How to maximise Wi-Fi 7 performance

Wi-Fi 7 represents a significant leap in wireless technology, engineered to triple the speeds of its predecessor, Wi-Fi 6, and support a vast array of connected devices, from smart home systems to industrial IoT applications.

The transformative power of Wi-Fi 7 lies in its ability to handle multiple high-bandwidth applications simultaneously.

These technical advancements will drastically increase network complexity, leading to more challenges in testing and measurement. Wi-Fi clients and access point manufacturers need solutions capable of testing Wi-Fi 7 standards within complex network conditions.

Advancements in Wi-Fi 7 for enhanced connectivity

Previous Wi-Fi technologies relied on a maximum of 160 MHz channels at 5GHz, as seen in Figure 1. This limitation restricted the network’s capacity to support a higher number of IoT devices. Wi-Fi 7 overcomes this by doubling the channel bandwidth to 320 MHz and introducing the 6 GHz band.

Figure 1. Wi-Fi 7’s maximum channel bandwidth in the 6 GHz band versus the 5 GHz band of Wi-Fi 6.

In addition, Wi-Fi 7 employs 12-bit 4096-QAM modulation, upgrading from Wi-Fi 6’s 10-bit 1024-QAM, as shown in Figure 2.

For the first time, Wi-Fi technology will support Multi-Link Operation (MLO), enabling devices to use all available bands and channels to transmit data simultaneously, rather than being limited to a single-channel operation, as illustrated in Figure 3. This capability significantly enhances Wi-Fi 7’s speed, latency, and overall network capacity.

Figure 2. Wi-Fi 6 1024 QAM modulation scheme vs. Wi-Fi 7 4096 QAM.
Figure 3. Single-link operation of Wi-Fi 6 versus MLO of Wi-Fi 7.

RF testing with signalling: Essential for Wi-Fi 7 performance

The advanced capabilities of Wi-Fi 7 will catalyse growth in IoT adoption across both enterprise and household environments. Increased IoT adoption will inevitably lead to more complex network conditions, negatively impacting network performance and, consequently, user experience. This progression mirrors the evolution experienced within cellular technology.

Running RF testing with signalling is one of the most effective methods to ensure device performance under these challenging conditions.

Data throughput testing is essential to verify that devices can maintain sufficient data rates in complex network conditions. This form of testing becomes particularly crucial in densely populated environments such as stadiums, offices, factories, airports, and hospitals, to name a few.

These locations host numerous devices utilising various applications, potentially causing RF signal interference. Identifying and mitigating such interference is vital to ensuring optimal performance.

As previously mentioned, Wi-Fi 7 introduces faster data rates, wider band channels, higher modulations, and MLO. RF tests are instrumental in verifying that devices and networks can achieve and sustain these enhanced capabilities in real-world scenarios. This validation is crucial for ensuring Wi-Fi 7 devices deliver consistent and reliable connectivity, especially in multi-band scenarios. Moreover, Wi-Fi 7 devices must adhere to international standards and regulations regarding signal strength, spectrum usage, and non-interference with other services, highlighting the significance of RF testing with signalling in realising the full potential of Wi-Fi 7 for faster, more efficient, and dependable wireless communication.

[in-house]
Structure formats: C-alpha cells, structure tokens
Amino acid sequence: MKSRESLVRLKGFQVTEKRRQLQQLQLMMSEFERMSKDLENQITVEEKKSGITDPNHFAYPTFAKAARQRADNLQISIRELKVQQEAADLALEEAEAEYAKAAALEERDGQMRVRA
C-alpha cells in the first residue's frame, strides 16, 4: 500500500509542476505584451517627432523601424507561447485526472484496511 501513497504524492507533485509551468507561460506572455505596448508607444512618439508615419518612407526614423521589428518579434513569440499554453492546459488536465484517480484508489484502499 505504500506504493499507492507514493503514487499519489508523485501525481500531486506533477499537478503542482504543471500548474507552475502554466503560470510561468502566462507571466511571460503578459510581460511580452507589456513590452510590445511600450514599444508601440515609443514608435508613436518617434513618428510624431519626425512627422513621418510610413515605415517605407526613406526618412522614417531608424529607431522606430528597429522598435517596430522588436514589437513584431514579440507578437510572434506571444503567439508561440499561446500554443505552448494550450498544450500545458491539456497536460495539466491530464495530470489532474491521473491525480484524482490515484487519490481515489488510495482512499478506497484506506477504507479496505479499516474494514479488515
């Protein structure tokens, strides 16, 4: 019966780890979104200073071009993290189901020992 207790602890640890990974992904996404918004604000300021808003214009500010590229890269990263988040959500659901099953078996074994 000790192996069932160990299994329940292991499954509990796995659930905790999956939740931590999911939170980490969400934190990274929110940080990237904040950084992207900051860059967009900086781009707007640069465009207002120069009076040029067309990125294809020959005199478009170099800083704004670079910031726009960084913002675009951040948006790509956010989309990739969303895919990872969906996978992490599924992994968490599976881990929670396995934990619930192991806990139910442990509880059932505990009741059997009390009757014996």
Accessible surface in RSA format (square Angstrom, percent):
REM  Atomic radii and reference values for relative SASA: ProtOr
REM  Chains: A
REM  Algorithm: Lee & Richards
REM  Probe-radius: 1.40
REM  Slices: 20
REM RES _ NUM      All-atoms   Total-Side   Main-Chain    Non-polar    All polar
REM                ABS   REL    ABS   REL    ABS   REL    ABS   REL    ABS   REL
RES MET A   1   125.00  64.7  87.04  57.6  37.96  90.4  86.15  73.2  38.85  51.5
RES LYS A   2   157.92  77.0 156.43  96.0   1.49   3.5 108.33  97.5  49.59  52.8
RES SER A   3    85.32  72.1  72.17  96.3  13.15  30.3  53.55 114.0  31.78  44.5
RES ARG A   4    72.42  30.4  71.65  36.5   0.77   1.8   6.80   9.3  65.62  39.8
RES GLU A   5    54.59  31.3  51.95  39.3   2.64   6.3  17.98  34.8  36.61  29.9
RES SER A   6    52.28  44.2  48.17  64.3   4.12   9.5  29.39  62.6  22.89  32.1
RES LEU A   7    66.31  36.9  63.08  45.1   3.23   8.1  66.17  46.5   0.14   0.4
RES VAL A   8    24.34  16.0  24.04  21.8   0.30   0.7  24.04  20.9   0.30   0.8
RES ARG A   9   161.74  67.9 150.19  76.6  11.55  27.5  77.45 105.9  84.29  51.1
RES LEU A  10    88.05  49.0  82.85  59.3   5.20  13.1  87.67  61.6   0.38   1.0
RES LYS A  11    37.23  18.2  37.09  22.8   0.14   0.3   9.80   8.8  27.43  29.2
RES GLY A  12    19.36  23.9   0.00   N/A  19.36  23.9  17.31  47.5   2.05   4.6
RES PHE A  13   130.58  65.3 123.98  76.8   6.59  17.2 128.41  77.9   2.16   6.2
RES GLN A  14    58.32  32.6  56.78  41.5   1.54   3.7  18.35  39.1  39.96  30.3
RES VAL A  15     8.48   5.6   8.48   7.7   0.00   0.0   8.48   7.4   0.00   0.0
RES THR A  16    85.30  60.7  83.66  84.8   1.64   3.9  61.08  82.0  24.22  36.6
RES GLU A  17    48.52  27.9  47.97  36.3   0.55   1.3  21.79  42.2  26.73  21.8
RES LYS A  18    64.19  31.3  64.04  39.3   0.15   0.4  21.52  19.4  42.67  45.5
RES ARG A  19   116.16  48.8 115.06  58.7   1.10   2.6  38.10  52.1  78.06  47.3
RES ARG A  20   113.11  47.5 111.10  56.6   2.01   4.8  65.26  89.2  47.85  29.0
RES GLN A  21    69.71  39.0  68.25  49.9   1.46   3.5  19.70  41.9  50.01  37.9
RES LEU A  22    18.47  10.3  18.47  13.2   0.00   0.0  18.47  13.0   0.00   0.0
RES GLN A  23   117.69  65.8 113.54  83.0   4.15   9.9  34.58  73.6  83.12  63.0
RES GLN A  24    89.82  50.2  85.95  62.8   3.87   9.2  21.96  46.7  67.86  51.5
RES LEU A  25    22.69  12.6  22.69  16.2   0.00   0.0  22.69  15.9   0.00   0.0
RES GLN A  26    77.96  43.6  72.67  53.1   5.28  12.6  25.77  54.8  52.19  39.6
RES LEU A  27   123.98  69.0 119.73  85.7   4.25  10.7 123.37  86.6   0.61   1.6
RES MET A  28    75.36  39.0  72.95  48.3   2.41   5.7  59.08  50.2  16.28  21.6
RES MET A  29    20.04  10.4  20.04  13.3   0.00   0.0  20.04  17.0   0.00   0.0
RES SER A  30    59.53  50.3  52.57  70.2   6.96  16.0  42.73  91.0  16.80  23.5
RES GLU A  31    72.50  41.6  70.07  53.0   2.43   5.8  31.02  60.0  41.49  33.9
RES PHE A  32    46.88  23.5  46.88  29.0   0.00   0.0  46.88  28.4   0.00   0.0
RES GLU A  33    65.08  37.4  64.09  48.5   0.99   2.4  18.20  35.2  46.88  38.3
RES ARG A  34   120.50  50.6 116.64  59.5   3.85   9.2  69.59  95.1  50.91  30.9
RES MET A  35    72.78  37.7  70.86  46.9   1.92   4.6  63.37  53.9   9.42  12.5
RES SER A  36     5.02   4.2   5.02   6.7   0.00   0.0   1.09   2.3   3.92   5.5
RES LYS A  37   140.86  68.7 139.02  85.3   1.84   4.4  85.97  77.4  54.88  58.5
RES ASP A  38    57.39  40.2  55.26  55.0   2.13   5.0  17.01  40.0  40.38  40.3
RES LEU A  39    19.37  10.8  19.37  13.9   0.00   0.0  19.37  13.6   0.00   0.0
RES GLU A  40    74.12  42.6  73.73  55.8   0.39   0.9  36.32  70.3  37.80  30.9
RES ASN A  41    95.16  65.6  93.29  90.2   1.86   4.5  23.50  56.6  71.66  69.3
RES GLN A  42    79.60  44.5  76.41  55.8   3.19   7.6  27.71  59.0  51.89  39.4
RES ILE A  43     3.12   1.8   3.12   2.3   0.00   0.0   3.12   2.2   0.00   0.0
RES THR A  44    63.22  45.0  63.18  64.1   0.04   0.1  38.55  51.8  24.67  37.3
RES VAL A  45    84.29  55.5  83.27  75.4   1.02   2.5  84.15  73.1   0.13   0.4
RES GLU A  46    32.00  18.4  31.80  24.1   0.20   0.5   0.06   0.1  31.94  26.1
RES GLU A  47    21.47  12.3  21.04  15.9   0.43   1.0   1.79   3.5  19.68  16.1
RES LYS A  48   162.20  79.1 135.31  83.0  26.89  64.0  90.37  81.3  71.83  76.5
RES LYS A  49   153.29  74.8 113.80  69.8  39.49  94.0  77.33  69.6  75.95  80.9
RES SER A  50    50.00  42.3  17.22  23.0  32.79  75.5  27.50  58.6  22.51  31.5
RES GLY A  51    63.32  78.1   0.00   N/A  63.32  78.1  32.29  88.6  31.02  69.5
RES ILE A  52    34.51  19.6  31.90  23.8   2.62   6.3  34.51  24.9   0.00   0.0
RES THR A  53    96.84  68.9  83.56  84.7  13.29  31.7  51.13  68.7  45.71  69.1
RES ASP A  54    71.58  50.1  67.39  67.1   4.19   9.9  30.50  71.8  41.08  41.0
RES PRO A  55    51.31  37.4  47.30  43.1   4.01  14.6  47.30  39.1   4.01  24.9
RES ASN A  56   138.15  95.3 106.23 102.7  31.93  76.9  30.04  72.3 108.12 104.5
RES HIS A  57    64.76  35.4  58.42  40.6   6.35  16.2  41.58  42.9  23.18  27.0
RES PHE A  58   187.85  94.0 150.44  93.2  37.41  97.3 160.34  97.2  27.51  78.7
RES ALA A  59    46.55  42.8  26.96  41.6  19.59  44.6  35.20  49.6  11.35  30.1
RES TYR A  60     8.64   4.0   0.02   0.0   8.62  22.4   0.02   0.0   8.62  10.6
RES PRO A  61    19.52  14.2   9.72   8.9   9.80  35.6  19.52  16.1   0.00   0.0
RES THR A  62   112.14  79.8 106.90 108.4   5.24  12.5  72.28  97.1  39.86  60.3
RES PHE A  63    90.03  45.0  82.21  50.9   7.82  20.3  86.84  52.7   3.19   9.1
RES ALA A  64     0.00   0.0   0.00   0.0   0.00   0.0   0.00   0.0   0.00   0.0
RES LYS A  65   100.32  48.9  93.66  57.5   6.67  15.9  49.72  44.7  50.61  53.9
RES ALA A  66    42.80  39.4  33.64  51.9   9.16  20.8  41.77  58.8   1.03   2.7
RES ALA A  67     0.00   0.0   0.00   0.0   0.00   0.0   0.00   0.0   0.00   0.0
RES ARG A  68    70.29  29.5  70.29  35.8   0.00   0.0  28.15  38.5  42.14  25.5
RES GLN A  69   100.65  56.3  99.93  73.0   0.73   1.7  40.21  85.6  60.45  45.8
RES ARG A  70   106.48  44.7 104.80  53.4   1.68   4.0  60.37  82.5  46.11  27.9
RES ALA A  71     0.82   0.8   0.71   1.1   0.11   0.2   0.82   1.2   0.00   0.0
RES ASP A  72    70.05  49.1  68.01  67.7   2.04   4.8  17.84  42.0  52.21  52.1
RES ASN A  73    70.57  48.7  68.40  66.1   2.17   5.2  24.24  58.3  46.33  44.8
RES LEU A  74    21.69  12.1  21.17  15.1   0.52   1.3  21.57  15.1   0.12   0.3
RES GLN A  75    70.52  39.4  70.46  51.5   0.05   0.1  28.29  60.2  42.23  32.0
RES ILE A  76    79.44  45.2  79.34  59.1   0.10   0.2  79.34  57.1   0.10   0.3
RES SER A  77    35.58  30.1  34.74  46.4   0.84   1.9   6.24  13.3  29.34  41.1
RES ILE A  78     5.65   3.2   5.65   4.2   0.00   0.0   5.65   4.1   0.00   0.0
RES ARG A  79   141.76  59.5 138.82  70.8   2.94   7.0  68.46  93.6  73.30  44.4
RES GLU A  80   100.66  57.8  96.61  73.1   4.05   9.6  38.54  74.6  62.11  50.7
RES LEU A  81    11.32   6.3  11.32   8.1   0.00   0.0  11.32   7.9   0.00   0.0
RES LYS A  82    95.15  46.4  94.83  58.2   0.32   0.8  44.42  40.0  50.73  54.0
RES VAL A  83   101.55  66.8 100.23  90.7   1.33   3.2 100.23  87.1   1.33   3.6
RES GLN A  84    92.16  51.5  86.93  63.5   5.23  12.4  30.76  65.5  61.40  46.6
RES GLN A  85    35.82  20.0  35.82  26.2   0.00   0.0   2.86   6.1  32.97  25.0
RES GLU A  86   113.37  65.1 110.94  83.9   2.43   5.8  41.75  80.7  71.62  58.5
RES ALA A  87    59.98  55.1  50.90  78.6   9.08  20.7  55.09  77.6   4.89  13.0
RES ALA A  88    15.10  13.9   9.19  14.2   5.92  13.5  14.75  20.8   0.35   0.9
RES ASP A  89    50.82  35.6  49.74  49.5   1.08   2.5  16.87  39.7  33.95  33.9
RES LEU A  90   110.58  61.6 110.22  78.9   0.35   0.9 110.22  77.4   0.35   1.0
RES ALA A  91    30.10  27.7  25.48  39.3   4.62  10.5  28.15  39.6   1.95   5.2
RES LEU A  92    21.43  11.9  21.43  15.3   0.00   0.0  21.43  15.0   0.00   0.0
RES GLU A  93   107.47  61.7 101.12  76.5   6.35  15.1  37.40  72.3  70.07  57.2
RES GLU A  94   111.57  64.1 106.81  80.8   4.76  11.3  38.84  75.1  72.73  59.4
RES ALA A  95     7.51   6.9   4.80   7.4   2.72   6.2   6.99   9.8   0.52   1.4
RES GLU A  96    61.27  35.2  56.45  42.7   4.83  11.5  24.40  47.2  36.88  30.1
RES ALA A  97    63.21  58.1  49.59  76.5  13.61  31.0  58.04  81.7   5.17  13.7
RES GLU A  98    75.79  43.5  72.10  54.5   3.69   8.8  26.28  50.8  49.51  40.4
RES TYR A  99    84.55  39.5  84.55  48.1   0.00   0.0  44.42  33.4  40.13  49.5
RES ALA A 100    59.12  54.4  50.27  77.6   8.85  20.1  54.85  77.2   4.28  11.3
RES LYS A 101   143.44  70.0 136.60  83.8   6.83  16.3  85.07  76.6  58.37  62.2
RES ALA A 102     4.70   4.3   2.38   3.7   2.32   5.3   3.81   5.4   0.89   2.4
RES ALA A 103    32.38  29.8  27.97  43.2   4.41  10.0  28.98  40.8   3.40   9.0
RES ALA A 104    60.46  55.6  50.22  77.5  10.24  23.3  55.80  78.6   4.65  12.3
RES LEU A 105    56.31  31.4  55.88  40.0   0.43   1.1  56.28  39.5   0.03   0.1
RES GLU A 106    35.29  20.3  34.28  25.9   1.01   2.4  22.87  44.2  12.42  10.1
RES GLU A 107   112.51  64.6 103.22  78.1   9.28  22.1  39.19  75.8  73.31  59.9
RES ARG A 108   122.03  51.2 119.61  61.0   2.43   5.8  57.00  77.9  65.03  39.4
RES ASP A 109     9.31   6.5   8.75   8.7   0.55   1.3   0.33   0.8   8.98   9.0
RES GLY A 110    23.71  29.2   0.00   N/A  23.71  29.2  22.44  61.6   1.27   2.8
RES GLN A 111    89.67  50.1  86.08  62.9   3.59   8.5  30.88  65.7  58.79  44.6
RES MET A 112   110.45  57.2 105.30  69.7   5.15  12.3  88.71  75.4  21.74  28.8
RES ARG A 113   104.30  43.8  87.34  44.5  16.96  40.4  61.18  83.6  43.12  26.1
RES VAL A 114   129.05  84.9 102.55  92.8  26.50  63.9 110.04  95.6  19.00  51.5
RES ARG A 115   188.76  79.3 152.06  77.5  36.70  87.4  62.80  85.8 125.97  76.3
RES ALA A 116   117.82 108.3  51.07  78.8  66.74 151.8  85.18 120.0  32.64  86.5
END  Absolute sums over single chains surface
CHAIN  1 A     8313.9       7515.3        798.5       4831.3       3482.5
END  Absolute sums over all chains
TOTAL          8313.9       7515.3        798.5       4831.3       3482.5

Another critical aspect of RF testing with signalling in Wi-Fi 7 revolves around managing network capacity and latency.

These tests evaluate how networks handle increased data loads, a fundamental requirement for supporting low-latency communication in bandwidth-intensive applications, such as extended reality (XR)—which encompasses augmented reality (AR), mixed reality (MR), and virtual reality (VR).

Furthermore, in environments saturated with dense wireless signals, it’s imperative for Wi-Fi 7 devices to perform optimally without being affected by interference from other devices and networks. RF testing with signalling is crucial in assessing devices’ capability to navigate and mitigate such interference.

Impacts of Wi-Fi 7 across industries and consumer experiences

Wi-Fi 7 heralds significant advancements for both industries and consumers. For industries, it unlocks the necessary capabilities for tasks such as real-time data analytics and the operation of autonomous systems, which are pivotal in sectors like manufacturing and logistics.

This technology facilitates the integration of various machines into the Wi-Fi network, enhancing efficiency, productivity, and security, as shown in Figure 4.

Figure 4. Interoperability of industrial IoT on the factory floor.

Consumers stand to benefit from improved daily internet experiences, experiencing reduced buffering times and faster download speeds. Household users will be able to add an increasing number of smart devices, including switches, locks, security cameras, and home appliances, to their networks without compromising performance.

With the advent of Wi-Fi 7 and 5G technologies, the use of customer premises equipment (CPE) is expected to see a drastic increase. CPEs convert 5G cellular signals into Wi-Fi signals.

This innovation promises to eliminate the need for wires and drilling holes in homes for internet access. They aim to provide a smooth transition between cellular and Wi-Fi connections.

For such scenarios, additional testing will be necessary to ensure excellent performance in cellular and Wi-Fi interworking.